How Detection Works

detector-networkNew Solutions

Experts realize that scanning border and shipping traffic is an incomplete solution for interrupting the movement of nuclear material.

The 2.0 solution: building networks of detectors that can track nuclear material in larger areas.

A network can establish better background readings than a single detector, and thus can recognize smaller quantities of nuclear material.


Nuclear bomb materials—highly enriched uranium and plutonium—emit a number of radioactive particles, including gamma rays and neutrons. Gamma ray detectors and neutron detectors are used to sense the presence of nuclear material. Each has advantages and disadvantages.

Gamma Ray Detection

Many radioactive materials emit gamma rays, making gamma ray detection optimal for tracking not just nuclear bombs, but also materials for dirty bombs—including radioactive elements like Cobalt and Cesium that could be stolen from hospitals or research facilities.

Gamma ray detectors have a high rate of false-positives when searching for nuclear material: people that recently received radiation therapy (for cancer or other diseases) set off alarms, as can large shipments of bananas. False positives are expensive, and have been known to lead to inattention or even the turning off of detectors due to the high volume of false alarms.

Neutron Detection

Very few substances emit neutrons, and none are benign. This makes neutron detectors effective for isolating nuclear materials (Plutonium and Highly Enriched Uranium), as false alarm rates are significantly lower than with gamma ray detection.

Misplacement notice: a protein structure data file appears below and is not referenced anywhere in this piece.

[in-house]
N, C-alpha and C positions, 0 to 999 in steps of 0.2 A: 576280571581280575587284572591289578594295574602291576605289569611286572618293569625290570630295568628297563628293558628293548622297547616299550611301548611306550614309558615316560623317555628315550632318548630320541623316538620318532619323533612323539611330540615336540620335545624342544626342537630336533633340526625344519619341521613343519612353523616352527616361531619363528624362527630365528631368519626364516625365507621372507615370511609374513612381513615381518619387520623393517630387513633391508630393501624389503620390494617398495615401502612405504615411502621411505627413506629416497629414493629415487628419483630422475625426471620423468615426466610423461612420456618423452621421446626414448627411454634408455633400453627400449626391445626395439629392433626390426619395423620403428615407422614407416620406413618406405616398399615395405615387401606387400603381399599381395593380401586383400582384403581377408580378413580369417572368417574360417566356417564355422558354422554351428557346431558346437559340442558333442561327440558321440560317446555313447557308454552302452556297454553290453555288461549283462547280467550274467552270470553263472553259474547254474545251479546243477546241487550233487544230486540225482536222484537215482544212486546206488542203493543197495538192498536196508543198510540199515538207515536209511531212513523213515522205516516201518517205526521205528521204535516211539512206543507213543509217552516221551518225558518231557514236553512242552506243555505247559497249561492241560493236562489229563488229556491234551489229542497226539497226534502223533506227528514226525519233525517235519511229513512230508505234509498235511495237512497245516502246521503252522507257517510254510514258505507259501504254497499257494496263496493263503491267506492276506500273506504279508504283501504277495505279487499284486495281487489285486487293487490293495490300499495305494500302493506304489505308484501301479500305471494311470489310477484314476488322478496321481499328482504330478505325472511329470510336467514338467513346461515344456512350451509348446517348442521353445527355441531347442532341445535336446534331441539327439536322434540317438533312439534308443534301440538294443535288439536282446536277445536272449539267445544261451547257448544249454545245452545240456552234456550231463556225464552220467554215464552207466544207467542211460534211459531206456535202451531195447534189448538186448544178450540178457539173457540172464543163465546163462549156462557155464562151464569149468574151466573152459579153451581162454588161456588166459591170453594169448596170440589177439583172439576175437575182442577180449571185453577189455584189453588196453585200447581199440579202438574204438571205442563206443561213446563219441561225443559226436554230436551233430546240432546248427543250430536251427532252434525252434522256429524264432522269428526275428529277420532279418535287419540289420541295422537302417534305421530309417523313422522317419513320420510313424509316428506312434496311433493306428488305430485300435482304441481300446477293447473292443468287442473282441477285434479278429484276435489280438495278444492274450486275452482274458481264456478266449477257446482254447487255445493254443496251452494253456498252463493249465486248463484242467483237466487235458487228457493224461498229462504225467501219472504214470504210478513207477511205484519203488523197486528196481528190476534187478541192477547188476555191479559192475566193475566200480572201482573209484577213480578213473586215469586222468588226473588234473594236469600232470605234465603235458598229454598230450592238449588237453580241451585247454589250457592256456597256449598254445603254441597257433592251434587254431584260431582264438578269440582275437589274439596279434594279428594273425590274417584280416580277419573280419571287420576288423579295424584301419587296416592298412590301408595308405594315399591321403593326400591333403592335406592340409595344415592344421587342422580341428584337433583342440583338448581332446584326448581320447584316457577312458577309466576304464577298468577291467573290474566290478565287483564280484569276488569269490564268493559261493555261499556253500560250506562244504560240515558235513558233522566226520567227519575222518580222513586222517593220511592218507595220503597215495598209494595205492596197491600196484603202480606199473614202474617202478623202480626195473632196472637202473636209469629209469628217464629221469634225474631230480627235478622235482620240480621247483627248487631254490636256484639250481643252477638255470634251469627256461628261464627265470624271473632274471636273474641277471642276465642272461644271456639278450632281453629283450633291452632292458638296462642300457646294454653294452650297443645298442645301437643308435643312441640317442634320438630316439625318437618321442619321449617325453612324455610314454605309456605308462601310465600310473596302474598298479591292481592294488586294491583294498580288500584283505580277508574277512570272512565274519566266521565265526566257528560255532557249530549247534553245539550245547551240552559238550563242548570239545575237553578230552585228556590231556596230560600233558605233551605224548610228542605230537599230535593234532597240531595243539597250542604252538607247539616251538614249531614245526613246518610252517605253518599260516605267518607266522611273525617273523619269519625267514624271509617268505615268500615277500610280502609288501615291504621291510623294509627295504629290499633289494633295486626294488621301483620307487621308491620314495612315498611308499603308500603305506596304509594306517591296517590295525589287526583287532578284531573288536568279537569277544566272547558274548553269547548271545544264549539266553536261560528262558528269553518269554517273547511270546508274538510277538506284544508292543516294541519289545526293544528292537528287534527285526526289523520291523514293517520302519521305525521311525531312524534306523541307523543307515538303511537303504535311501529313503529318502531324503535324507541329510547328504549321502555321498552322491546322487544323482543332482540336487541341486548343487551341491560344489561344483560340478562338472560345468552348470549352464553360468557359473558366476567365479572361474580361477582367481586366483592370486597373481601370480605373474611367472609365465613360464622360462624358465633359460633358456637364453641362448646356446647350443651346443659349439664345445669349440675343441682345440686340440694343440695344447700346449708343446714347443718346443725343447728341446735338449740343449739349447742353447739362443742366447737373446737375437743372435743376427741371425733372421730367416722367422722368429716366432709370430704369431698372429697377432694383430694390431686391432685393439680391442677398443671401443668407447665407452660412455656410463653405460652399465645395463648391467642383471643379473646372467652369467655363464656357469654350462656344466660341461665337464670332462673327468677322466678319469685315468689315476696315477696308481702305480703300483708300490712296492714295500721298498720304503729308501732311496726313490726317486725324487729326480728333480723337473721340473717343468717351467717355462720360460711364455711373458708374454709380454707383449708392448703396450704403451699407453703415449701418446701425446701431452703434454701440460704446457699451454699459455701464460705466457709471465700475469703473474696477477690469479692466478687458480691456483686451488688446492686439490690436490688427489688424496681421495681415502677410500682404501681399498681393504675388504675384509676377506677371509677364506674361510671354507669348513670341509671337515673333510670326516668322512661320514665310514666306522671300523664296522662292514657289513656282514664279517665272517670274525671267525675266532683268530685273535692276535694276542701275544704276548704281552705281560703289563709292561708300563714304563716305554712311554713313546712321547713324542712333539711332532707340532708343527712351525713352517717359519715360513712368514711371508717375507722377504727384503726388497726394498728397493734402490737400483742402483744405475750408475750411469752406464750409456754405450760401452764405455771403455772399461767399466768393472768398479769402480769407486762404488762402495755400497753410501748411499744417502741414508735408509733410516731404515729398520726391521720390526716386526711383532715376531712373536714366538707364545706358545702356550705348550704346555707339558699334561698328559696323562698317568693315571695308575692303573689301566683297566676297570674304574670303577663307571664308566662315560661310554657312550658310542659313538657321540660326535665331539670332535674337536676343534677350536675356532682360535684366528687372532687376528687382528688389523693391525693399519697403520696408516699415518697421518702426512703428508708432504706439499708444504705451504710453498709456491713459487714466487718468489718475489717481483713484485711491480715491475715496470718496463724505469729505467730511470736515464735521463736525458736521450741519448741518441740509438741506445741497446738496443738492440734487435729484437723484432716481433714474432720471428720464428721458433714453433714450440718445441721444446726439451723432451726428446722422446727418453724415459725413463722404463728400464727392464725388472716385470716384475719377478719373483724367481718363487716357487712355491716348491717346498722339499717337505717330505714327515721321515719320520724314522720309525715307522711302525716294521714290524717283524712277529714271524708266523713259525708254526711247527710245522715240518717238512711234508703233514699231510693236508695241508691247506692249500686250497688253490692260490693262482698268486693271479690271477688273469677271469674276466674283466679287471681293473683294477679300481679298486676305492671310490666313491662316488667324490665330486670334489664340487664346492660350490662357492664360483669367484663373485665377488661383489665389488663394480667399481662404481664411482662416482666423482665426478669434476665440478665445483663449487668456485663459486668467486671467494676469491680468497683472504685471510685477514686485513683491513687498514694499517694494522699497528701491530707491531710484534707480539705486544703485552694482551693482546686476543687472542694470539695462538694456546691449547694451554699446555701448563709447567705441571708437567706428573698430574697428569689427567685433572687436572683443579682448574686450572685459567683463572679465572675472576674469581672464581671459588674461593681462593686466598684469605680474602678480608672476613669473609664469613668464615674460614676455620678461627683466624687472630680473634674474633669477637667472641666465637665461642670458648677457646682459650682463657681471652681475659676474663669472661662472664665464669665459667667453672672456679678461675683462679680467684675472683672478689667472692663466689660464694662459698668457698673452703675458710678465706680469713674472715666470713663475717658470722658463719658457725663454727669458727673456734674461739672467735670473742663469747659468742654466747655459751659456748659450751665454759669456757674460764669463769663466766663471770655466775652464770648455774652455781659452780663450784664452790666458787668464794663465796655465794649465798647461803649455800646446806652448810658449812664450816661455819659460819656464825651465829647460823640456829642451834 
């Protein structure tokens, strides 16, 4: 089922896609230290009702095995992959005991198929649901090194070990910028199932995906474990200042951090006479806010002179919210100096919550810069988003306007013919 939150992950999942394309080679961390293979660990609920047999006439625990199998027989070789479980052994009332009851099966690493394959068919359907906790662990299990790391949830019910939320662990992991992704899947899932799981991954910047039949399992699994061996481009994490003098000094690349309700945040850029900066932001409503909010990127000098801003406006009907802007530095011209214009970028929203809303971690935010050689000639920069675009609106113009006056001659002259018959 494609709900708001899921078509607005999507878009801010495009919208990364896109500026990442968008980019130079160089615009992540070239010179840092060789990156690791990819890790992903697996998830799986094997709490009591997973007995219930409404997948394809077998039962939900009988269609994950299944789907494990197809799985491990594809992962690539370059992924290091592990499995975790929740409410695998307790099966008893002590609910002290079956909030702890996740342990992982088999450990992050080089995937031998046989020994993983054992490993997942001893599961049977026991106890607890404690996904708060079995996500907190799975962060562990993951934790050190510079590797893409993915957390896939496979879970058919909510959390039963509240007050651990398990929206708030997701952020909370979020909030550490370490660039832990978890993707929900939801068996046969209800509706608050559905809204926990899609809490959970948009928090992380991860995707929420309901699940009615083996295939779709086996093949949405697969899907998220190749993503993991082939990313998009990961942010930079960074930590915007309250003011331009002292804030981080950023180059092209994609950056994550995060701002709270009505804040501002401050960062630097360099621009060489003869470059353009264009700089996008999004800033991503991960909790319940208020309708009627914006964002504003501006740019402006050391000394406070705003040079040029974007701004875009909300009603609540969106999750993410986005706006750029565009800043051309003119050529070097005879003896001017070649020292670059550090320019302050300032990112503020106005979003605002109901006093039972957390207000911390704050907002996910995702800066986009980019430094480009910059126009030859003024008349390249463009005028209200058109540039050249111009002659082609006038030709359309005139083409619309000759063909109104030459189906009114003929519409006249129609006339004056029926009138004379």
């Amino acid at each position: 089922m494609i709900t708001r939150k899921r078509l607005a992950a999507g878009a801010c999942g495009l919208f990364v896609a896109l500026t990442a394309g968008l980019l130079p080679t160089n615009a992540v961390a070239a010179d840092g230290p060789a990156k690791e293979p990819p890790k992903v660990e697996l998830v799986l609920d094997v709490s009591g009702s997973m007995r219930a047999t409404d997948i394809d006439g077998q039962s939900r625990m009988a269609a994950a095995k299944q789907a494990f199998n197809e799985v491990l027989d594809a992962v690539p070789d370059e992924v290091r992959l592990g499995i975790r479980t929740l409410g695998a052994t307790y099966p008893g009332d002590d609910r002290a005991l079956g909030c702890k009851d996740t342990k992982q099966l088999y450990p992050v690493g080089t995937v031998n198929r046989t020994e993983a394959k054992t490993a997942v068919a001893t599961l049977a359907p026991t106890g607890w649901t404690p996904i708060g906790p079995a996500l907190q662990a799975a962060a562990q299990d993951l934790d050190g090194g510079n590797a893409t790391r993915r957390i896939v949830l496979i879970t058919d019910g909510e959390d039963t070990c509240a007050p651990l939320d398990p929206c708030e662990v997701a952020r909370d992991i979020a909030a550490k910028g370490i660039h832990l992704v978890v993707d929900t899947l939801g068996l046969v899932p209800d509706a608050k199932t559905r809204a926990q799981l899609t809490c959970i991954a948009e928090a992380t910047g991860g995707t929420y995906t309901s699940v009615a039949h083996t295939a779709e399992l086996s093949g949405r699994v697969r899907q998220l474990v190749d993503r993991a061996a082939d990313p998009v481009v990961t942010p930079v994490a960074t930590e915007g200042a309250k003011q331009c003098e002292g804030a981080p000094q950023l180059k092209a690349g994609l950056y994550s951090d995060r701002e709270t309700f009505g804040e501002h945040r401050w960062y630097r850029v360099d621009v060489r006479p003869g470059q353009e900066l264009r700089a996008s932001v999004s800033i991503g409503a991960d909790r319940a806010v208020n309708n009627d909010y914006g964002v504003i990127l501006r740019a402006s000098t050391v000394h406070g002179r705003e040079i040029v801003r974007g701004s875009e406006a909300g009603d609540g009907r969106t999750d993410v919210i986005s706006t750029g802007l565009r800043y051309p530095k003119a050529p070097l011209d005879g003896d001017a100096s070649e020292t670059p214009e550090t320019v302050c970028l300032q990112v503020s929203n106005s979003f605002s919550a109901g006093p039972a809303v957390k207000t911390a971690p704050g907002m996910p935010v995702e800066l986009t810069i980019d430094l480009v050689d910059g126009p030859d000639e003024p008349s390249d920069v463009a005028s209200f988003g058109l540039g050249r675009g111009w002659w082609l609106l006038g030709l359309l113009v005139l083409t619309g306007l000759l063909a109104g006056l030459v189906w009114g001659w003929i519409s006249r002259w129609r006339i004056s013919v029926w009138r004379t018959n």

However, neutron detectors are historically more expensive than gamma ray technologies. This is partly driven by the scarcity of the best-known material for detecting neutrons, Helium-3 gas (He-3). The price point of neutron detectors has limited broad deployment and use of this technology.


There are many strategies for detecting radiation, with a general correlation between complexity and cost.

Geiger Counter

At the simple end, a Geiger Counter converts the energy that comes from a gamma ray hitting the detector material into an electrical signal.


Spectroscopy is a technique by which the source of the radiation is identified. Different materials emit radioactive particles (neutrons and/or gamma rays) at different energy levels. When the particles hit the detector, it converts the amount of energy released in the collision into either a line on the readout, or a wavelength of light. Based on the line/light, the detector identifies the type of material from which the particle came.

Many detector designs rely on three basic components: detector chamber, conversion material, and wire read-outs.  Silverside’s technology illustrates one basic form of detection.


The simplest method for catching neutrons emitted by nuclear bomb materials (plutonium, highly enriched uranium) involves three components: conversion material, gas, and high-voltage wires.

How Detectors Work

  • Conversion material traps neutrons (which pass through most substances). After it is captured, the energy from the neutron forces the conversion material to release a “daughter particle.”
  • The “daughter particle” passes into the sealed detector chamber that’s filled with gas, and “ionizes” the gas particles—strips them of electrons.
  • The electrons, which carry a negative electric charge, drift toward high-voltage wires, which stretch through the detector chamber. The wires trap the charge from the electron and send out a signal to the circuit boards on the edge of the detector.